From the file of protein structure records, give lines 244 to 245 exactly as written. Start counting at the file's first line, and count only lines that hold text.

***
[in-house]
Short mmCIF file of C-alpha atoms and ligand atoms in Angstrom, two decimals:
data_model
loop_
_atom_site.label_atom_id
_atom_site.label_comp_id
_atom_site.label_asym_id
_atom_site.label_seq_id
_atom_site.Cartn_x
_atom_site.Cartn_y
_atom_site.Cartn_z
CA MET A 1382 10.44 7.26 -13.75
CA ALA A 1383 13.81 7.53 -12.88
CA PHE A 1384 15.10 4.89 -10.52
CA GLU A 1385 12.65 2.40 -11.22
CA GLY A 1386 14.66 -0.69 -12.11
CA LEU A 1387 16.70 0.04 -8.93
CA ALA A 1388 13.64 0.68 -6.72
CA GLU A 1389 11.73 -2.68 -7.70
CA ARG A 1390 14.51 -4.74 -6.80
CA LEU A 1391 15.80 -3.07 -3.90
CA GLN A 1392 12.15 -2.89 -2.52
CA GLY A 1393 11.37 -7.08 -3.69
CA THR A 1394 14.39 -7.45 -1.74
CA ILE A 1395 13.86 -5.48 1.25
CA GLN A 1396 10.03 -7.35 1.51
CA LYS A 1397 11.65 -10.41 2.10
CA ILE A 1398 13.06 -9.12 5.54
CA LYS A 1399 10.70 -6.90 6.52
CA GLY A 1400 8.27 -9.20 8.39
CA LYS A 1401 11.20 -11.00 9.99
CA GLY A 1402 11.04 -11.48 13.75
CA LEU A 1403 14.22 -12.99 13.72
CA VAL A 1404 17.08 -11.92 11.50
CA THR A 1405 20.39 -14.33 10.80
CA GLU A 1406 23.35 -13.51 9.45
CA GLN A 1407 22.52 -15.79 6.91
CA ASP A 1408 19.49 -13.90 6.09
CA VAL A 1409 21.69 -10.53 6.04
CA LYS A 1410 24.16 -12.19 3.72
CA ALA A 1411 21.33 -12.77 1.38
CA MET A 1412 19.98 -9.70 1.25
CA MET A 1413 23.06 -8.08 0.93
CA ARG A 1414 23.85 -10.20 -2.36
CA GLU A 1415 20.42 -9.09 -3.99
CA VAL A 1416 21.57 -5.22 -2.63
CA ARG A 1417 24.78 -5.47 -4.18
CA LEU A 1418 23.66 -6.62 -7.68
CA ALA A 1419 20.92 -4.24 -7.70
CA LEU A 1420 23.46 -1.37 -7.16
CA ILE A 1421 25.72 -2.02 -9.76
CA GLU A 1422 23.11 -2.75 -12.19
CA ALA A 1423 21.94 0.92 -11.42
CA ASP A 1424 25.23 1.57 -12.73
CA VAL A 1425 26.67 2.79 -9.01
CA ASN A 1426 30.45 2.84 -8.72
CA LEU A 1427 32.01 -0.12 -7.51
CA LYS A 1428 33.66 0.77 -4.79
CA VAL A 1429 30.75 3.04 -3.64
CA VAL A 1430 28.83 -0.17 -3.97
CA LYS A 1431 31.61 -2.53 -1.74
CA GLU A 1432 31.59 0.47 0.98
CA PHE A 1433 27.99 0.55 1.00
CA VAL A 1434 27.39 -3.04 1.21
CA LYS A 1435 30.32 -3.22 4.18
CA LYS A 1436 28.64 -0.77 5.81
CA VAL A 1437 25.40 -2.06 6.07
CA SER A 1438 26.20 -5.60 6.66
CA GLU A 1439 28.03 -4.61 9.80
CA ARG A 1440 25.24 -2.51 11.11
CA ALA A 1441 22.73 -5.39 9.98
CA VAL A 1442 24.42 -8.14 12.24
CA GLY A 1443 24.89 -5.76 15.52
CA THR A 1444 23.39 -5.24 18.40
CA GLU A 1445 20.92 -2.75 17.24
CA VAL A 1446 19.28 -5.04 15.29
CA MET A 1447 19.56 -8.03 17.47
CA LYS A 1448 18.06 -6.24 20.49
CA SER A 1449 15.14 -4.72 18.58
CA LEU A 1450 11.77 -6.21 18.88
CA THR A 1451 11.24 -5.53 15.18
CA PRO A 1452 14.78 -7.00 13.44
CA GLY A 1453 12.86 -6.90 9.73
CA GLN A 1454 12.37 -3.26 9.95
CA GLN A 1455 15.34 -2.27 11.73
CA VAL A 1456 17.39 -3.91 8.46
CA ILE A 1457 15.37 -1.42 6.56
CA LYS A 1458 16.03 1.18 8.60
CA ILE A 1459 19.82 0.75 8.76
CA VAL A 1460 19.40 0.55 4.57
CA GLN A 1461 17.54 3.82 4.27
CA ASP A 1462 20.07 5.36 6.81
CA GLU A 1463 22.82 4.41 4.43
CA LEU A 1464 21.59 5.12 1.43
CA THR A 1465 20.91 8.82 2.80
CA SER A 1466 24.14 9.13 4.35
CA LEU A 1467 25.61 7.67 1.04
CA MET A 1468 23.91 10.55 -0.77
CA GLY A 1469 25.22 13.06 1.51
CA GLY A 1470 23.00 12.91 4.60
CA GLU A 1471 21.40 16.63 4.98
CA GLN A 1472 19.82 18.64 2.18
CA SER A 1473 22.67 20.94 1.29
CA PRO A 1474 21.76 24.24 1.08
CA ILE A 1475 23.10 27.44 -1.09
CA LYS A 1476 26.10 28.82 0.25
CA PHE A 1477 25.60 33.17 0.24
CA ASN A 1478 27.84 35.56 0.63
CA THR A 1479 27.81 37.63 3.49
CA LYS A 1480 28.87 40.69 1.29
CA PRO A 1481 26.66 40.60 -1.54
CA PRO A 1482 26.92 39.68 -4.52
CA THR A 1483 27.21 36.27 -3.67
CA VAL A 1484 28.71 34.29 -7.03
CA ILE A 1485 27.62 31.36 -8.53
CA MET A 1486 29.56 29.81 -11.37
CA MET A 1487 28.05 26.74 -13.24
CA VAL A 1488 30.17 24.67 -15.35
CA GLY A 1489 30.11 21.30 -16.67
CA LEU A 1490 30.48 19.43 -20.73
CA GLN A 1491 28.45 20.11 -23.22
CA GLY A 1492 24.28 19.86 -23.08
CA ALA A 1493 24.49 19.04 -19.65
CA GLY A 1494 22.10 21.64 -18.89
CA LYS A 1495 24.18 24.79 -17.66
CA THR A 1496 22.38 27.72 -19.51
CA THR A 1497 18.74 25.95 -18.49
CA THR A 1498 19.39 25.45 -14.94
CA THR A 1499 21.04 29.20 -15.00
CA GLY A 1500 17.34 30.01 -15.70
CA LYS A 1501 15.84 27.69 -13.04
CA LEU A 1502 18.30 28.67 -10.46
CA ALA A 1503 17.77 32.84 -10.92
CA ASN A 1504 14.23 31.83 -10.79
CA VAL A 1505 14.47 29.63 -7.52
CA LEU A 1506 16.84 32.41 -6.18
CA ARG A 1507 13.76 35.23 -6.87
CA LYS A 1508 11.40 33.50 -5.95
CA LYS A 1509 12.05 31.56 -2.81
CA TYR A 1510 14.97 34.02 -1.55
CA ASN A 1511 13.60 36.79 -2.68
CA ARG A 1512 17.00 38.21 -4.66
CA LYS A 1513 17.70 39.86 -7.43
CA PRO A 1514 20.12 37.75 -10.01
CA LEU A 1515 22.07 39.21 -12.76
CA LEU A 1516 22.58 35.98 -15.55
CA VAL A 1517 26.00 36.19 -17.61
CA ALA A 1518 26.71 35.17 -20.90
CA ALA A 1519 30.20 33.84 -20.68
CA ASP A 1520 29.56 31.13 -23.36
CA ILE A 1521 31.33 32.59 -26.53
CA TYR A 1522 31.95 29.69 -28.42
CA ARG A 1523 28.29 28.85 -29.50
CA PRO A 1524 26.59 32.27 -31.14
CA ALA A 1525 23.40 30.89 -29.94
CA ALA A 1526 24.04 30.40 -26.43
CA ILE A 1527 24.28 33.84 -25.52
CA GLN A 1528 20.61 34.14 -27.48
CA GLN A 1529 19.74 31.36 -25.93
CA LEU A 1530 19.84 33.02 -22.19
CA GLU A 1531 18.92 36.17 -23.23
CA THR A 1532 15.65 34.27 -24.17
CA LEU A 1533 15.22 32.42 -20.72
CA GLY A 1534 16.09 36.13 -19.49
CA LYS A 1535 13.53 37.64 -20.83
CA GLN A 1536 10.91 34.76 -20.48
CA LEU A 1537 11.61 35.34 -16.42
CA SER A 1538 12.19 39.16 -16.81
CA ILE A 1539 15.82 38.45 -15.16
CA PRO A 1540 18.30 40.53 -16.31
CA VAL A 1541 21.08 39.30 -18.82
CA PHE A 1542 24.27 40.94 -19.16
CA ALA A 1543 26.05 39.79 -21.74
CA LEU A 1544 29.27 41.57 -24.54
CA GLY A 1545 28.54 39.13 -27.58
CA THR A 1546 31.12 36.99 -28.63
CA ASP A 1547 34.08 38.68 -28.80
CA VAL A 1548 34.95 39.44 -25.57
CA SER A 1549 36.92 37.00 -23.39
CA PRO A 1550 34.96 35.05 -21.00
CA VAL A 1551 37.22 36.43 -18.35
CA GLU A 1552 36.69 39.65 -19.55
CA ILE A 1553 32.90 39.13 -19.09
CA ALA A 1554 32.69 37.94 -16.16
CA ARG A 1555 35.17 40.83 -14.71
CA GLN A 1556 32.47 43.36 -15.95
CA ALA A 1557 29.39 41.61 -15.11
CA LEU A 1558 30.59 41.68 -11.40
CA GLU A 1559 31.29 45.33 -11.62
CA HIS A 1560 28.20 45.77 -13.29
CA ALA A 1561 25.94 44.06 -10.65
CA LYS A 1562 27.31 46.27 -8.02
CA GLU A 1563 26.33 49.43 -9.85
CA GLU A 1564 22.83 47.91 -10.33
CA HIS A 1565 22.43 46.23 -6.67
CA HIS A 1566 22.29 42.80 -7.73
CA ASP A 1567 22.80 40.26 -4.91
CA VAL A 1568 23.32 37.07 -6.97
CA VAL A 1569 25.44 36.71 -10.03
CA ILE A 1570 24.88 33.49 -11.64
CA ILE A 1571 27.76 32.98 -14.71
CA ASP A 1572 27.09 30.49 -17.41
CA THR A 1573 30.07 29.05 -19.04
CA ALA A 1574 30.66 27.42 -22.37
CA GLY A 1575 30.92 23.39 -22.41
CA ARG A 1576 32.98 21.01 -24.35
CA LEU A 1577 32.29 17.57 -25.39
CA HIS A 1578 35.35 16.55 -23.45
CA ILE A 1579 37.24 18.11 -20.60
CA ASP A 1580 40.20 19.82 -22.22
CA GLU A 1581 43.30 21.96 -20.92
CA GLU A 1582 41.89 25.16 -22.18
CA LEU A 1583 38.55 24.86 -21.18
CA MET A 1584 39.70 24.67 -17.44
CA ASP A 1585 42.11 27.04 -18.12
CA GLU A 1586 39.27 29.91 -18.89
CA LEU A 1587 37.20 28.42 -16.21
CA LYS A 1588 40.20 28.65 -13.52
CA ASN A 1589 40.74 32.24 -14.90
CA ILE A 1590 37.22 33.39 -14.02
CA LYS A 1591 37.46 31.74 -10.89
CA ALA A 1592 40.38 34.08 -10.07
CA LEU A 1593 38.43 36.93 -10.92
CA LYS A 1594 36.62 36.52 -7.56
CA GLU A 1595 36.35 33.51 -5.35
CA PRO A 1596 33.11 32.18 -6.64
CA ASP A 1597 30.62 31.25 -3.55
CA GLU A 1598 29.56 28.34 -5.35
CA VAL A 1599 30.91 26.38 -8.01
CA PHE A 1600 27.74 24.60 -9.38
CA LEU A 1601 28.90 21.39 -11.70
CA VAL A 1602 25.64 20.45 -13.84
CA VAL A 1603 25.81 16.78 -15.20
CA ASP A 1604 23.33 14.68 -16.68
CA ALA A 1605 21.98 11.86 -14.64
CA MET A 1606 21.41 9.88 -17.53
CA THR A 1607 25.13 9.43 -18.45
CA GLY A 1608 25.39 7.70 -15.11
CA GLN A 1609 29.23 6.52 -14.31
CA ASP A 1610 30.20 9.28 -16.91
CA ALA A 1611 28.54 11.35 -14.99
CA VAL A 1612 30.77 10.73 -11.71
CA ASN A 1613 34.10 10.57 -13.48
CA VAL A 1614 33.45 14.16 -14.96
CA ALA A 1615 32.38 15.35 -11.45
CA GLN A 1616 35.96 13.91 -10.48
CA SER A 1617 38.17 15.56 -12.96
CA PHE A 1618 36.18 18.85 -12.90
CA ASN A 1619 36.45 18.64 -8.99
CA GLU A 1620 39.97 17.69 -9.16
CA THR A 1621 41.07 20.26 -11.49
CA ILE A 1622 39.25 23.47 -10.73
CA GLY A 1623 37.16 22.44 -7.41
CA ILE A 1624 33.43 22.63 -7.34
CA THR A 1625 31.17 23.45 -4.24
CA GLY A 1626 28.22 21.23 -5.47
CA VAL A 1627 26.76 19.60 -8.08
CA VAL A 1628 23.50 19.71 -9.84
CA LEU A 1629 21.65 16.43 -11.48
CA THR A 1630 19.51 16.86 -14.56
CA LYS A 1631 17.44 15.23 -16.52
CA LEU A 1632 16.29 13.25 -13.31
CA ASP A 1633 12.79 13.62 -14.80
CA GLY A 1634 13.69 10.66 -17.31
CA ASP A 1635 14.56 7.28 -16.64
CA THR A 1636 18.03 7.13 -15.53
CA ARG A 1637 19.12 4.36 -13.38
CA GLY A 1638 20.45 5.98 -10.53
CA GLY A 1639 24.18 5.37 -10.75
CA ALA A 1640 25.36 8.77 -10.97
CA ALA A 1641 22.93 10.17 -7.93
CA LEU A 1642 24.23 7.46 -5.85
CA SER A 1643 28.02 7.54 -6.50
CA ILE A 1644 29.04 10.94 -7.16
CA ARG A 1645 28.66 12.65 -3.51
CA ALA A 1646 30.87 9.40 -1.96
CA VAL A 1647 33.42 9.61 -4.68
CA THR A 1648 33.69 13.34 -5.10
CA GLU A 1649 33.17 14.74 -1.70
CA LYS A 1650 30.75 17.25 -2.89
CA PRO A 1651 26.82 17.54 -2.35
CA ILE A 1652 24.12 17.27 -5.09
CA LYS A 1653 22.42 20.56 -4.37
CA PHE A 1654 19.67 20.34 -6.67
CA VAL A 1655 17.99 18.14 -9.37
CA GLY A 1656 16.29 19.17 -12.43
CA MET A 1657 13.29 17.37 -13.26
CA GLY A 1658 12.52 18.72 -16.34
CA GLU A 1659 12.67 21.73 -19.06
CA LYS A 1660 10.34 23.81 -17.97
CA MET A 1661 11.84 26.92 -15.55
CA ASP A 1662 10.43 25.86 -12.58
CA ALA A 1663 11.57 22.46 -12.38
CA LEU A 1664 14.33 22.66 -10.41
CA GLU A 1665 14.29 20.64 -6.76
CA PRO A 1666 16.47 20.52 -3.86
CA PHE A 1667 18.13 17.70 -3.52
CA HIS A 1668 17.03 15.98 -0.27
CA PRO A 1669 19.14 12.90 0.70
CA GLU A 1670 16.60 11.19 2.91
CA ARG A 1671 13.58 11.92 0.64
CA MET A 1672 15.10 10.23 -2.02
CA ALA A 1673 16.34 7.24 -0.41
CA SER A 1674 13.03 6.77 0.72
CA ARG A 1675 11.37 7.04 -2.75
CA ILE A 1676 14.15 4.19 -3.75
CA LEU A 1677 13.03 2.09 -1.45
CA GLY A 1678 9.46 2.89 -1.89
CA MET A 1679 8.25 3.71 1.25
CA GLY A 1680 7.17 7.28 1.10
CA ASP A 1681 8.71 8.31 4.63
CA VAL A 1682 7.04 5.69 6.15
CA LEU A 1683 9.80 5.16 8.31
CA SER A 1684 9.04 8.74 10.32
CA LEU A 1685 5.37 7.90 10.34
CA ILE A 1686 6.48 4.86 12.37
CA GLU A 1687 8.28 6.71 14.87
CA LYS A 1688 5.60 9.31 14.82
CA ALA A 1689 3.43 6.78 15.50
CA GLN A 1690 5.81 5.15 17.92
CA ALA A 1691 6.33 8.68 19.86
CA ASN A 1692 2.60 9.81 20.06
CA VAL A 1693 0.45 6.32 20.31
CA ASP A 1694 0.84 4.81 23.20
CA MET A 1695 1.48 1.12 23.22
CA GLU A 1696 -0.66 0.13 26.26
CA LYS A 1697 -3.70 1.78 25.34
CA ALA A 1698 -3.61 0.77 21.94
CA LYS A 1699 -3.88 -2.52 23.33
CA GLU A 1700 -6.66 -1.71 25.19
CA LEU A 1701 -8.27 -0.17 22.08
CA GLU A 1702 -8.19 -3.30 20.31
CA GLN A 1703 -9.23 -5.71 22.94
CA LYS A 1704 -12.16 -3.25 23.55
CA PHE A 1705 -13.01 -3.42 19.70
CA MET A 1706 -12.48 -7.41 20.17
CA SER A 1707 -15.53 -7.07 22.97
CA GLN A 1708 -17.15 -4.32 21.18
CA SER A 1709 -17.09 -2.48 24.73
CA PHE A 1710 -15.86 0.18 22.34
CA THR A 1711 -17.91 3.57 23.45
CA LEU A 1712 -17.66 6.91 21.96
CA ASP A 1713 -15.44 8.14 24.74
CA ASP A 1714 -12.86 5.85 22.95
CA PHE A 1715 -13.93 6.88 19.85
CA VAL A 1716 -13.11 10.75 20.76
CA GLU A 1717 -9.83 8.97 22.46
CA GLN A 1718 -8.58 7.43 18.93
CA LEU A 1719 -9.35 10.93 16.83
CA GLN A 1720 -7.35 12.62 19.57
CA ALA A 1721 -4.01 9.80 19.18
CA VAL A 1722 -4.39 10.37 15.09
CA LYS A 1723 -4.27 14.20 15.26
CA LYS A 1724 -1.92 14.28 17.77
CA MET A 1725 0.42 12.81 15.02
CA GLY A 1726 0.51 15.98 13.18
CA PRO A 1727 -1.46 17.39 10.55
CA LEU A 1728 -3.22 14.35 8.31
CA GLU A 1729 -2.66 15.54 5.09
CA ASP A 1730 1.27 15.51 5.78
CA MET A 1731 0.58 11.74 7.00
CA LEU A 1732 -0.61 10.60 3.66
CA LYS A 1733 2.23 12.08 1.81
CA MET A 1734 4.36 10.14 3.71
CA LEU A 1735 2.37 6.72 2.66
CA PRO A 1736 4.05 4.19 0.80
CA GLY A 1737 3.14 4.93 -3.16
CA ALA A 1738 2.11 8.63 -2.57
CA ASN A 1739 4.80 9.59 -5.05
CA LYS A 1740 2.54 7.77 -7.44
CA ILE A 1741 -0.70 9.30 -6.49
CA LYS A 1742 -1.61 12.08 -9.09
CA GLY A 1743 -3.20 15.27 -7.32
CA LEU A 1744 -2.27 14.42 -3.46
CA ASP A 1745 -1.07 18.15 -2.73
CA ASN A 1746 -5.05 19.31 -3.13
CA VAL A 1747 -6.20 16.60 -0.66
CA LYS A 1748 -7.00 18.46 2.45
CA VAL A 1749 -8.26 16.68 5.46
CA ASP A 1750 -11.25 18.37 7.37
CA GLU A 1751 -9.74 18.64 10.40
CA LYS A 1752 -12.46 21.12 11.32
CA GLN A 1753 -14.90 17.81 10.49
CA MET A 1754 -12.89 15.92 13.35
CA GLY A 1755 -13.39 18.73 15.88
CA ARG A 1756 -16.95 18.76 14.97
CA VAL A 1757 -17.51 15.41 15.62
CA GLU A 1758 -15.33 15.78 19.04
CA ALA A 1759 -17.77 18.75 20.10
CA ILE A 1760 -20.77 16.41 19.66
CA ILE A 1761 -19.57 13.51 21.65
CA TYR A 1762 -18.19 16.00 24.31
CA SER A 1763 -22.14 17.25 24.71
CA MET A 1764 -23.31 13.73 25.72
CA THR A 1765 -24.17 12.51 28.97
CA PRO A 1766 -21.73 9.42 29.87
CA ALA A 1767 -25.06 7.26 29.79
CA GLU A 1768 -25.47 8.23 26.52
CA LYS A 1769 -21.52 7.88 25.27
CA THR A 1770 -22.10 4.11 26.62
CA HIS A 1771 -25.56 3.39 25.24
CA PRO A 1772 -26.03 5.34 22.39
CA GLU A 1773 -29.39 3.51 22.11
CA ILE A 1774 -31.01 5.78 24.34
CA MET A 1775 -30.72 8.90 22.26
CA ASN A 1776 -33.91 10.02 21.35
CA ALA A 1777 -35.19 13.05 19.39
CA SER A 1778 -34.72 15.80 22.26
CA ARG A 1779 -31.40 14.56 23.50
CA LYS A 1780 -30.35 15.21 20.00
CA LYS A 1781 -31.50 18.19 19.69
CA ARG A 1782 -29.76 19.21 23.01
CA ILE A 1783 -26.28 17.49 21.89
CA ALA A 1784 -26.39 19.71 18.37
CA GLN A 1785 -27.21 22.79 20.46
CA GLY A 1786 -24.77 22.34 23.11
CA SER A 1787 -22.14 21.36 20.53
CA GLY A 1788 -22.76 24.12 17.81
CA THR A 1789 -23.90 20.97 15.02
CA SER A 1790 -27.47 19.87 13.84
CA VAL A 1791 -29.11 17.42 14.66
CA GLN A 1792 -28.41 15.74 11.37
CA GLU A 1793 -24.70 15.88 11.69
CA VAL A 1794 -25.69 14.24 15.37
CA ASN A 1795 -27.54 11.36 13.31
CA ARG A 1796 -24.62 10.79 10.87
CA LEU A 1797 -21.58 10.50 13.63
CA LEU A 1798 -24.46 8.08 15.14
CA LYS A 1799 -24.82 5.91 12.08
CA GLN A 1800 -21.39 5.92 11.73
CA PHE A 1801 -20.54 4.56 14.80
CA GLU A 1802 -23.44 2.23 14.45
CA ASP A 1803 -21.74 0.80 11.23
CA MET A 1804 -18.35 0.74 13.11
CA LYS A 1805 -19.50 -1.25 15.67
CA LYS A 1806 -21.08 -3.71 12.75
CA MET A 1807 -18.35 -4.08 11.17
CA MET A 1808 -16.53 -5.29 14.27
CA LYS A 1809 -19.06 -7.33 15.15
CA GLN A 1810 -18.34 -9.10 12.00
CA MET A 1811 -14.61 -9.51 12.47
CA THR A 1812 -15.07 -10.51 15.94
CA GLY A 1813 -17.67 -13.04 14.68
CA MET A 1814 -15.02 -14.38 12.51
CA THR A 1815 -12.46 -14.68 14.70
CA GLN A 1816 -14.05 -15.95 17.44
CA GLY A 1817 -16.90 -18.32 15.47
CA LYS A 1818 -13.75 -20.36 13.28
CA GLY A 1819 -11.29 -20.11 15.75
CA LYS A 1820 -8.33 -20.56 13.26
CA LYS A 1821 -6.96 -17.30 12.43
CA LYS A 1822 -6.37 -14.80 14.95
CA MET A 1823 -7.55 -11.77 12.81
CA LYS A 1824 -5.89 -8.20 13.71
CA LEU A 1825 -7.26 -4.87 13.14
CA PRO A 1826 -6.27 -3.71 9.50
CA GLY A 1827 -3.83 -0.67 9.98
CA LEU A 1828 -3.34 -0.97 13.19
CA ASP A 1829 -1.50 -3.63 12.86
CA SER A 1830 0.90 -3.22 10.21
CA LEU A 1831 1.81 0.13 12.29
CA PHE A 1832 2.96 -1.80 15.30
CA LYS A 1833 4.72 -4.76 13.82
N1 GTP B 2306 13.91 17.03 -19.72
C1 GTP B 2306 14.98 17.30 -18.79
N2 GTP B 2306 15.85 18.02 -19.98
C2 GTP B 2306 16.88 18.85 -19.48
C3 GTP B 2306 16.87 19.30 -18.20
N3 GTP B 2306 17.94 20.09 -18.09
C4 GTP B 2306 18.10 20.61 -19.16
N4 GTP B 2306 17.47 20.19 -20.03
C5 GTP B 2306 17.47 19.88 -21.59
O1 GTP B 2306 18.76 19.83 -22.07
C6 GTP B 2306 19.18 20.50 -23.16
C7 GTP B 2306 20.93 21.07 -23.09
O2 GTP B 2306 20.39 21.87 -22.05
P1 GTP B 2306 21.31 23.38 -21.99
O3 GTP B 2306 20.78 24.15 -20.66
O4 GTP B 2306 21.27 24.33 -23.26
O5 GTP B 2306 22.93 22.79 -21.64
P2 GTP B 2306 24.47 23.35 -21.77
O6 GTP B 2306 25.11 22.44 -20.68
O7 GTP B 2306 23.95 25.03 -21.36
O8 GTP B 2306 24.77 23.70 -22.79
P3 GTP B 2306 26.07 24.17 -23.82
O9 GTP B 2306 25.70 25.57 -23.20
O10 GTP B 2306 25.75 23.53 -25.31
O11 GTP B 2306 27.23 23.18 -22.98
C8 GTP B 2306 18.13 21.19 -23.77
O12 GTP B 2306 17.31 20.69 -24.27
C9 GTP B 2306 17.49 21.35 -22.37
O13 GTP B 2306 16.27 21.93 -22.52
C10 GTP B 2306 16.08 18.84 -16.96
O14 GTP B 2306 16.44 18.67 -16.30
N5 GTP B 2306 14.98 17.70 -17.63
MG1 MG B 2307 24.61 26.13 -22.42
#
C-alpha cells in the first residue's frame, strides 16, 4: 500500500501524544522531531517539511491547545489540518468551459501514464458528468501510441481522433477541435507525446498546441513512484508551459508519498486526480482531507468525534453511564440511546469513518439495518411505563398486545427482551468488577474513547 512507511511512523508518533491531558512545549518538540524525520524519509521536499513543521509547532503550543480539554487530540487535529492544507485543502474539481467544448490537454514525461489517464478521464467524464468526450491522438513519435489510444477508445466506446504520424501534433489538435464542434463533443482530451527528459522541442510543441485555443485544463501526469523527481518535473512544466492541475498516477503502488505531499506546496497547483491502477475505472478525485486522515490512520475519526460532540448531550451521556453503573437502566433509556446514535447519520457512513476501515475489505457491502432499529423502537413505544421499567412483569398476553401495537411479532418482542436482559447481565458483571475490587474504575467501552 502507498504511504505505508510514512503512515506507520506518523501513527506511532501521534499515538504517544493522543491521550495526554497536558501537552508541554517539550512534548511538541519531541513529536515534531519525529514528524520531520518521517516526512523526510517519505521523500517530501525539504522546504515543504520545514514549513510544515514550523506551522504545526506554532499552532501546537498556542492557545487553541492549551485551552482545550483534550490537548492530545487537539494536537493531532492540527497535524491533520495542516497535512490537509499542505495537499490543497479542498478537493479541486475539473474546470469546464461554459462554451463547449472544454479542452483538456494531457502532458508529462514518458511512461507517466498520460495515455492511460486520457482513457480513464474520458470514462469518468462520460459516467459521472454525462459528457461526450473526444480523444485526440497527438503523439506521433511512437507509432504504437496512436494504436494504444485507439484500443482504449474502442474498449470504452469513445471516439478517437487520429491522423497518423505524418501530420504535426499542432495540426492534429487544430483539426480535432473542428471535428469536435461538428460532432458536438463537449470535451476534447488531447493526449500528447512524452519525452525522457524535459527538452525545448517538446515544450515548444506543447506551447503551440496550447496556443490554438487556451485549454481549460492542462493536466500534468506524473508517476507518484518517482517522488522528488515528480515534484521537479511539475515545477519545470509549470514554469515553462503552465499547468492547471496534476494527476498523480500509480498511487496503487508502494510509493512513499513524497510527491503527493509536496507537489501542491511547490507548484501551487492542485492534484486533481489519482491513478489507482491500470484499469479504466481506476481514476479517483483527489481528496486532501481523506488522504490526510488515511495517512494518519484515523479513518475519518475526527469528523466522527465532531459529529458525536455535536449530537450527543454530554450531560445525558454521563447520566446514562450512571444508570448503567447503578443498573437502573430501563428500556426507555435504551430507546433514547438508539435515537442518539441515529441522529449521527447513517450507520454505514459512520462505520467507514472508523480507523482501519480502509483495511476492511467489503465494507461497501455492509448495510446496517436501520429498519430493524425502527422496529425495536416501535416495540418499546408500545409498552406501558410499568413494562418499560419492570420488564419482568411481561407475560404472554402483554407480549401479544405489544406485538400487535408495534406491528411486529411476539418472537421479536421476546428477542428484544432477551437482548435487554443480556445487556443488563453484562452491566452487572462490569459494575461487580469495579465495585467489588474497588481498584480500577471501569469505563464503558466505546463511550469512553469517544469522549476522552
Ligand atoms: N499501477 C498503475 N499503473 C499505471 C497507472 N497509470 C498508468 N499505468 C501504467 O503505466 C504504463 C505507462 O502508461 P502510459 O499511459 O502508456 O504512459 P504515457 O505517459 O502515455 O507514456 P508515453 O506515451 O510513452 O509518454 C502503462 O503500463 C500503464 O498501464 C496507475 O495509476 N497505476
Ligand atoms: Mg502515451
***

CA VAL A 1614 33.45 14.16 -14.96
CA ALA A 1615 32.38 15.35 -11.45